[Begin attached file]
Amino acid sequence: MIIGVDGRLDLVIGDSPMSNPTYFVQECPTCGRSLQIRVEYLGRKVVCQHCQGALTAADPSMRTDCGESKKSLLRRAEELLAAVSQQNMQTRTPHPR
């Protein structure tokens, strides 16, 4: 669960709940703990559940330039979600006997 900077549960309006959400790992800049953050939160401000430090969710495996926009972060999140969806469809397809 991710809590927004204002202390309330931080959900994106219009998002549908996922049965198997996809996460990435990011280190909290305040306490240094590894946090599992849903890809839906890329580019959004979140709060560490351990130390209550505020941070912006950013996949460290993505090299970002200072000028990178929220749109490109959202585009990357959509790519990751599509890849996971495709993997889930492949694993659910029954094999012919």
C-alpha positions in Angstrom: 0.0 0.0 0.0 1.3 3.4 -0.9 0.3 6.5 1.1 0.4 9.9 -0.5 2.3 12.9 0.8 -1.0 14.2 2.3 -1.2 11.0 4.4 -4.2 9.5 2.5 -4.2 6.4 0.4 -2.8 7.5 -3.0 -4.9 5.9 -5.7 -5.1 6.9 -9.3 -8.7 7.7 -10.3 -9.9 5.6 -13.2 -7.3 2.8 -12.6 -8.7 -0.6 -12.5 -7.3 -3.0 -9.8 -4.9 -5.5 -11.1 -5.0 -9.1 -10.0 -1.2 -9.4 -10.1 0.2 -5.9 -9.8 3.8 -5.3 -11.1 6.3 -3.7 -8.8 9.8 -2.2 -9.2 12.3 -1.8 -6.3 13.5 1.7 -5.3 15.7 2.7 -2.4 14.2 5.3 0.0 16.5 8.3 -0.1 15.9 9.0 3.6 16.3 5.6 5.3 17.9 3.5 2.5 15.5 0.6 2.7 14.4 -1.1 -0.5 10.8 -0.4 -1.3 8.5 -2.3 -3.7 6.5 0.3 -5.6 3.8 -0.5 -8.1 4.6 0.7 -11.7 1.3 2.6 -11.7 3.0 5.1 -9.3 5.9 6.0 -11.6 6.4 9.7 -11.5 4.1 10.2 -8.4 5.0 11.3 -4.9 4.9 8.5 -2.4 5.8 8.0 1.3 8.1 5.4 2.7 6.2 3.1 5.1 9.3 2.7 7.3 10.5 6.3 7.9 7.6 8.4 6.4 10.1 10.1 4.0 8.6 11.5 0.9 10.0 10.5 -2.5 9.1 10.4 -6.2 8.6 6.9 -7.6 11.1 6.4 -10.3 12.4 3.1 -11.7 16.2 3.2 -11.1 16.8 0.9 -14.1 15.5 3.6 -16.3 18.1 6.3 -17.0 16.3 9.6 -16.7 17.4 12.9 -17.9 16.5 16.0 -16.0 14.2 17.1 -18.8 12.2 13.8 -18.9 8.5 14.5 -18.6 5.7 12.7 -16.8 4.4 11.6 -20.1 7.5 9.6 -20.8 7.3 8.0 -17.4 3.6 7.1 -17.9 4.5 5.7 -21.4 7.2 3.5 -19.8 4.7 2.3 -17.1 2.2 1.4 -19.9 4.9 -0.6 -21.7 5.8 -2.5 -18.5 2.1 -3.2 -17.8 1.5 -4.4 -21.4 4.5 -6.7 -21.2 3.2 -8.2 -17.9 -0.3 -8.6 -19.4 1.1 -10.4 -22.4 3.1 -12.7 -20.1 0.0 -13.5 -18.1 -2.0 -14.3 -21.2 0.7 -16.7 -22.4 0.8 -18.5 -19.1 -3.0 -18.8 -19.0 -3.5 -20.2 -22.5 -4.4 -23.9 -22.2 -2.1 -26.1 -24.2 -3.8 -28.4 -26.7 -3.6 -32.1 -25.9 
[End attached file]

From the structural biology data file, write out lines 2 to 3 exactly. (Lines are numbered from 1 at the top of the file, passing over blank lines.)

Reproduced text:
């Protein structure tokens, strides 16, 4: 669960709940703990559940330039979600006997 900077549960309006959400790992800049953050939160401000430090969710495996926009972060999140969806469809397809 991710809590927004204002202390309330931080959900994106219009998002549908996922049965198997996809996460990435990011280190909290305040306490240094590894946090599992849903890809839906890329580019959004979140709060560490351990130390209550505020941070912006950013996949460290993505090299970002200072000028990178929220749109490109959202585009990357959509790519990751599509890849996971495709993997889930492949694993659910029954094999012919």
C-alpha positions in Angstrom: 0.0 0.0 0.0 1.3 3.4 -0.9 0.3 6.5 1.1 0.4 9.9 -0.5 2.3 12.9 0.8 -1.0 14.2 2.3 -1.2 11.0 4.4 -4.2 9.5 2.5 -4.2 6.4 0.4 -2.8 7.5 -3.0 -4.9 5.9 -5.7 -5.1 6.9 -9.3 -8.7 7.7 -10.3 -9.9 5.6 -13.2 -7.3 2.8 -12.6 -8.7 -0.6 -12.5 -7.3 -3.0 -9.8 -4.9 -5.5 -11.1 -5.0 -9.1 -10.0 -1.2 -9.4 -10.1 0.2 -5.9 -9.8 3.8 -5.3 -11.1 6.3 -3.7 -8.8 9.8 -2.2 -9.2 12.3 -1.8 -6.3 13.5 1.7 -5.3 15.7 2.7 -2.4 14.2 5.3 0.0 16.5 8.3 -0.1 15.9 9.0 3.6 16.3 5.6 5.3 17.9 3.5 2.5 15.5 0.6 2.7 14.4 -1.1 -0.5 10.8 -0.4 -1.3 8.5 -2.3 -3.7 6.5 0.3 -5.6 3.8 -0.5 -8.1 4.6 0.7 -11.7 1.3 2.6 -11.7 3.0 5.1 -9.3 5.9 6.0 -11.6 6.4 9.7 -11.5 4.1 10.2 -8.4 5.0 11.3 -4.9 4.9 8.5 -2.4 5.8 8.0 1.3 8.1 5.4 2.7 6.2 3.1 5.1 9.3 2.7 7.3 10.5 6.3 7.9 7.6 8.4 6.4 10.1 10.1 4.0 8.6 11.5 0.9 10.0 10.5 -2.5 9.1 10.4 -6.2 8.6 6.9 -7.6 11.1 6.4 -10.3 12.4 3.1 -11.7 16.2 3.2 -11.1 16.8 0.9 -14.1 15.5 3.6 -16.3 18.1 6.3 -17.0 16.3 9.6 -16.7 17.4 12.9 -17.9 16.5 16.0 -16.0 14.2 17.1 -18.8 12.2 13.8 -18.9 8.5 14.5 -18.6 5.7 12.7 -16.8 4.4 11.6 -20.1 7.5 9.6 -20.8 7.3 8.0 -17.4 3.6 7.1 -17.9 4.5 5.7 -21.4 7.2 3.5 -19.8 4.7 2.3 -17.1 2.2 1.4 -19.9 4.9 -0.6 -21.7 5.8 -2.5 -18.5 2.1 -3.2 -17.8 1.5 -4.4 -21.4 4.5 -6.7 -21.2 3.2 -8.2 -17.9 -0.3 -8.6 -19.4 1.1 -10.4 -22.4 3.1 -12.7 -20.1 0.0 -13.5 -18.1 -2.0 -14.3 -21.2 0.7 -16.7 -22.4 0.8 -18.5 -19.1 -3.0 -18.8 -19.0 -3.5 -20.2 -22.5 -4.4 -23.9 -22.2 -2.1 -26.1 -24.2 -3.8 -28.4 -26.7 -3.6 -32.1 -25.9 